Cleric eyes government as election upset rocks Iraq

Cleric eyes government as election upset rocks Iraq

Cleric eyes government as election upset rocks Iraq

Populist Shiite cleric Moqtada Sadr eyed yesterday a broad coalition after appearing to deal a blow to both Iranian and American influence with a shock election triumph that has upended Iraqi politics.

Counting was still ongoing three days after the first parliamentary poll since the defeat of Islamic State of Iraq and the Levant (ISIL), but the fiery Shiite preacher’s grouping was in the lead with 16 of 18 provinces tallied.

Victory for the veteran nationalist’s Marching Towards Reform alliance with Iraq’s communists - pitched an anti-corruption outsider force - would be a slap in the face for Iraq’s widely reviled ruling establishment.

Sadr - who has ruled himself out of becoming prime minister - looks likely to be the key powerbroker and has already mooted a technocrat government of some dozen parties that bridge sectarian divides.

But with his group set to be far from a majority in parliament, wrangling over any potential coalition should take months -- and there remain major obstacles ahead that could thwart Sadr’s ambitions.

The elections on May 12 - hit by record abstentions - saw a clear rejection of the Iraqi elite that has run the country since the ouster of Saddam Hussein in 2003.

Tallies put the anti-establishment Conquest Alliance of pro-Iranian former paramilitary fighters who helped battle IS in second, and incumbent Prime Minister Haider al-Abadi’s bloc back in third.

Abadi - a consensus figure favored by the U.S. - had been seen as likely frontrunner after declaring victory over the jihadists five months ago.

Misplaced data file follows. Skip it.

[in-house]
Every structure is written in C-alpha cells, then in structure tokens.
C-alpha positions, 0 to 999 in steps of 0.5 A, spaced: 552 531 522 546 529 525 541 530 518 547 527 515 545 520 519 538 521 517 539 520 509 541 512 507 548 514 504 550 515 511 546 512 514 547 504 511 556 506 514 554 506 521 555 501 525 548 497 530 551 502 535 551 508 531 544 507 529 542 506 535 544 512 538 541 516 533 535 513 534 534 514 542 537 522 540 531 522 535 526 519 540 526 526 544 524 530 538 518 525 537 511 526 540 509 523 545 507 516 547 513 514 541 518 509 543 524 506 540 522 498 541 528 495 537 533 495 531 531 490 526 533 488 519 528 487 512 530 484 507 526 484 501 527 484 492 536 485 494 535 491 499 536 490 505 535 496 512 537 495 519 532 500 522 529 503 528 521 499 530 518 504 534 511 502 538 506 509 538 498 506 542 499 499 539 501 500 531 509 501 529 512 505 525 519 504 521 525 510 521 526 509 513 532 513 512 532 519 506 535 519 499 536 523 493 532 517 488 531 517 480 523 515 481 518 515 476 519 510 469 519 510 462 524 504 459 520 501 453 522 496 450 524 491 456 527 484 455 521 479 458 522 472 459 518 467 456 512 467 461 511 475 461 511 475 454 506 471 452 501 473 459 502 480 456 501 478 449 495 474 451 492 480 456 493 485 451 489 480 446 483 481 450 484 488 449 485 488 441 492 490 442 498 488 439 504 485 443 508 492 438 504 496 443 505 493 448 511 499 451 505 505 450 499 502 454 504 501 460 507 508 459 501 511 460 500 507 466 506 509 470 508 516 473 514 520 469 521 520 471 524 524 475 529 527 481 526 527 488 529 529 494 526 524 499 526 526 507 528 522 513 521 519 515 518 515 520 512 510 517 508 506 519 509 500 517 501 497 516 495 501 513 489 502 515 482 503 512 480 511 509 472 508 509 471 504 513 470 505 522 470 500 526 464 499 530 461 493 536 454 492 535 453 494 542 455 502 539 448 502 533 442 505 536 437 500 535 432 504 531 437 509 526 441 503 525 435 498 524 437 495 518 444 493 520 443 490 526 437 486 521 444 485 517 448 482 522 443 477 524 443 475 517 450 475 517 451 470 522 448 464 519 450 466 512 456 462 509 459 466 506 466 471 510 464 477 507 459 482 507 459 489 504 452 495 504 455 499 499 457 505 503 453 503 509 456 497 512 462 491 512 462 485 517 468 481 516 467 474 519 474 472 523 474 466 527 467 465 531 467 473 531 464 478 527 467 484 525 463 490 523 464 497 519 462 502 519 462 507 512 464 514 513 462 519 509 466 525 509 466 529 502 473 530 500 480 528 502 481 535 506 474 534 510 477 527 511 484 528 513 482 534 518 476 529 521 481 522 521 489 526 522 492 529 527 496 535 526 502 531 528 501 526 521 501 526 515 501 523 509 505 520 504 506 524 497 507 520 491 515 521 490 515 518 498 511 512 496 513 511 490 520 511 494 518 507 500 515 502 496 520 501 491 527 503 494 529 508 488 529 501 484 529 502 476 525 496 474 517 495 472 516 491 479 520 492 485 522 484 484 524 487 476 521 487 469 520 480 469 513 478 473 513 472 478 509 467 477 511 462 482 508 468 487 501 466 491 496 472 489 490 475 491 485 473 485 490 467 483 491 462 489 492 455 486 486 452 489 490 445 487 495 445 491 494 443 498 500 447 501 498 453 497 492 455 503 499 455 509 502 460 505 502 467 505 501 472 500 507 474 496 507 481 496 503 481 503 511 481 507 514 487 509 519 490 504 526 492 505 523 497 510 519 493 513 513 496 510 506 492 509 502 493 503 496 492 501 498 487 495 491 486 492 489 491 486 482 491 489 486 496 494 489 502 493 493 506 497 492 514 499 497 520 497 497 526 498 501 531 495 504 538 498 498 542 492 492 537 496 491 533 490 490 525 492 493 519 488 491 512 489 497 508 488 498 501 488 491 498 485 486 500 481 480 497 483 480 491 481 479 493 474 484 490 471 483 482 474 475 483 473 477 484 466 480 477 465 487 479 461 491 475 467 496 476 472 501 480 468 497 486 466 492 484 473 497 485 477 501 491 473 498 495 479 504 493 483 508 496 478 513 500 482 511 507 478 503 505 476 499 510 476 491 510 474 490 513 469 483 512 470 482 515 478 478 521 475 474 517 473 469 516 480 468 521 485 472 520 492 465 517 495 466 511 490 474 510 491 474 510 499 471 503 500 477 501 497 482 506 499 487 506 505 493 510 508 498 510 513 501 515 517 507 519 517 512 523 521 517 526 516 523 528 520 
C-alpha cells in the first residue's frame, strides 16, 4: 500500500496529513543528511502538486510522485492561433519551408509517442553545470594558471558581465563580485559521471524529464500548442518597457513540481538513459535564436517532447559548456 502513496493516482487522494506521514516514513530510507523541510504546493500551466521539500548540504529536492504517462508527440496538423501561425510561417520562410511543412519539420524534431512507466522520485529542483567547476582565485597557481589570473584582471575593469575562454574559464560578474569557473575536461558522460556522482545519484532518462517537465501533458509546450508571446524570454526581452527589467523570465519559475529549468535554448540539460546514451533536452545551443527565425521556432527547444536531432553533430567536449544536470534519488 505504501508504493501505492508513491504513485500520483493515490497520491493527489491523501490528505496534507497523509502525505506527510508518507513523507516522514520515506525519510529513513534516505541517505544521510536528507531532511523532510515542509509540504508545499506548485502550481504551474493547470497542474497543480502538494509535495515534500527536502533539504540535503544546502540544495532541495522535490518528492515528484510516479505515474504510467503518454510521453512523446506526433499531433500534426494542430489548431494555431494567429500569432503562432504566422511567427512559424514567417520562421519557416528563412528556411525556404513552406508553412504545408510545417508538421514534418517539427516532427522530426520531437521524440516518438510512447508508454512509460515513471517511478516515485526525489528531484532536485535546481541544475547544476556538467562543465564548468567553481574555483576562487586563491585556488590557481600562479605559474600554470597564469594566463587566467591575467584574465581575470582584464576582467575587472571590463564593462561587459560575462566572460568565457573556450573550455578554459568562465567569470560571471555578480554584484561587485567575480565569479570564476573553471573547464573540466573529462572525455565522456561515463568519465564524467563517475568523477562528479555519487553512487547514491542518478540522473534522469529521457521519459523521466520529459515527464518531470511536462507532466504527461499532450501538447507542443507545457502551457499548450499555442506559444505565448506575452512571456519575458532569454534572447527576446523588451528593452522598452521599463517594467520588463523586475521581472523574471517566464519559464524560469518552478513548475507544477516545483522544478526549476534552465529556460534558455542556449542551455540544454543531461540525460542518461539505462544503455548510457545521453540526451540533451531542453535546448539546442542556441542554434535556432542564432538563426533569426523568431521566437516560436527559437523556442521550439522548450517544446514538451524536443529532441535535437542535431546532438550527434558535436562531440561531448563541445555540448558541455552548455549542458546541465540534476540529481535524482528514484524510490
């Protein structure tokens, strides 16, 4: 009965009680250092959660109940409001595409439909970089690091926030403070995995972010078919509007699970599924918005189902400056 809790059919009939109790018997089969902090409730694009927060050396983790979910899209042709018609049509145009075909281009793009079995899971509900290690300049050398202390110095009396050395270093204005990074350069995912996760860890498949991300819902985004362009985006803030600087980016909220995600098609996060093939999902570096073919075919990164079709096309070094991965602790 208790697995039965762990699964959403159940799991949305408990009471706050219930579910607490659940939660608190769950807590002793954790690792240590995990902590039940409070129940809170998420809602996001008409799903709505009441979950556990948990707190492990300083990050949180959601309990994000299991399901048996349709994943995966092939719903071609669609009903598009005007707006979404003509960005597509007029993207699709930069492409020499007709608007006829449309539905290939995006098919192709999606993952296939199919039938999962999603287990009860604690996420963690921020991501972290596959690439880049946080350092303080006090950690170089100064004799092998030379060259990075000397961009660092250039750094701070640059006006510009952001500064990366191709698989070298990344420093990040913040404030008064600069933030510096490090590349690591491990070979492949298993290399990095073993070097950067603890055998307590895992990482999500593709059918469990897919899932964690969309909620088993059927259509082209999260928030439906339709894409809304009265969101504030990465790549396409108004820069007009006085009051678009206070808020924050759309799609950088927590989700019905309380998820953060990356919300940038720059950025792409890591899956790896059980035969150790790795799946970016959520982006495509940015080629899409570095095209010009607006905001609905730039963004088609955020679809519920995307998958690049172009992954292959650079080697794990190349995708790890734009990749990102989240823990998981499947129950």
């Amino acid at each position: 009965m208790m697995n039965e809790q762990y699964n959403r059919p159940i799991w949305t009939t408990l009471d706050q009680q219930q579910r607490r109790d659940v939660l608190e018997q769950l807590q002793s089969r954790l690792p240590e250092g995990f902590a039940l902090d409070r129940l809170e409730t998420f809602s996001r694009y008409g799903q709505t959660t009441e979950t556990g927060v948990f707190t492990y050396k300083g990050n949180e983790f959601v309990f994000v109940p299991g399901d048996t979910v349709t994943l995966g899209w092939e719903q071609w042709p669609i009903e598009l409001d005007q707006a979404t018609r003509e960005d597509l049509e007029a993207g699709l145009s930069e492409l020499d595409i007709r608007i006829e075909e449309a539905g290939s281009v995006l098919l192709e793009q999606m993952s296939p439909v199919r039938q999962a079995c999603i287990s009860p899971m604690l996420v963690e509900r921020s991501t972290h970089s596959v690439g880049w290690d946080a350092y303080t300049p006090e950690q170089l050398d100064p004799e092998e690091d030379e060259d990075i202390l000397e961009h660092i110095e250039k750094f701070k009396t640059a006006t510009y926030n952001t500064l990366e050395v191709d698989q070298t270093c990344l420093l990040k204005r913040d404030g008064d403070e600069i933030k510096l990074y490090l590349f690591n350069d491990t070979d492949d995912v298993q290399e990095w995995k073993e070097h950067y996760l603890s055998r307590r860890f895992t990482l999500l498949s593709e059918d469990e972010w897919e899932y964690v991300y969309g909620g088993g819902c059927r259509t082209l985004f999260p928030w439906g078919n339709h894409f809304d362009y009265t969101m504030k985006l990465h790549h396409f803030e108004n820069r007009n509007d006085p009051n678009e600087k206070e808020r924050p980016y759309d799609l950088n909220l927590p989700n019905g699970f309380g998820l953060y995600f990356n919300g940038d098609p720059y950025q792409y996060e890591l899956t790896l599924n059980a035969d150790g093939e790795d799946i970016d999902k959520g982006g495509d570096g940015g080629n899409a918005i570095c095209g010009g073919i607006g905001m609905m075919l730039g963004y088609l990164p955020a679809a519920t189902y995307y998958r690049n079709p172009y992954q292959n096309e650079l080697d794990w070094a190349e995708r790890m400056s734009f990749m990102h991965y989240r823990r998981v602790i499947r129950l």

Sadr rose to prominence in the wake of the U.S. invasion, when his militia fighters fought a bloody insurgency against American troops.

After years on the sidelines, he has now reinvented himself as a crusading champion of the poor who has linked up with secularists to battle corruption.

Supporters in his impoverished Baghdad stronghold Sadr City were hopeful that victory could spell improvements.

“If we want to change things then the prime minister needs to come from Marching Towards Reform,” said Salah Jamal, 24.

“We have tried all the others,” Jamal insisted.

“But we have had no results.”

The protracted horse-trading ahead comes as surging tensions between the U.S. and Iran after Washington’s withdrawal from a landmark nuclear deal with Tehran have sparked fears of a tug-of-war over Iraq.

Sadr is one of the few Iraqi politicians who is opposed to both the presence of American troops in Iraq and the overbearing influence neighboring Iran exercises over the country.

In a surprising pivot last year he visited regional Sunni powerhouse Saudi Arabia to the south, with Riyadh looking to increase its involvement in Iraq as it vies with Tehran.

Sadr is likely to face fierce opposition from established political forces, who may look to coalesce in a bid to stop him taking control.

Political sources told AFP on May 15 that Tehran was already pushing meetings among his Shiite rivals to seek a way to head off Sadr.
One of the alliances being suggested would see Abadi link up with the Conquest Alliance of former anti-ISIL commander Hadi al-Ameri.

Also in the mix is ex-prime minister Nuri al-Maliki, a divisive figure blamed for losing territory to IS and stirring sectarianism, who has cultivated ties with Iran.

While speculation swirls, the next concrete step remains completing the vote count and firming up the final makeup of Iraq’s new 329-seat parliament. Recounts following disputes in the Dohuk and Kirkuk provinces have delayed any final announcement, but officials said a full tally should be out over the next two days.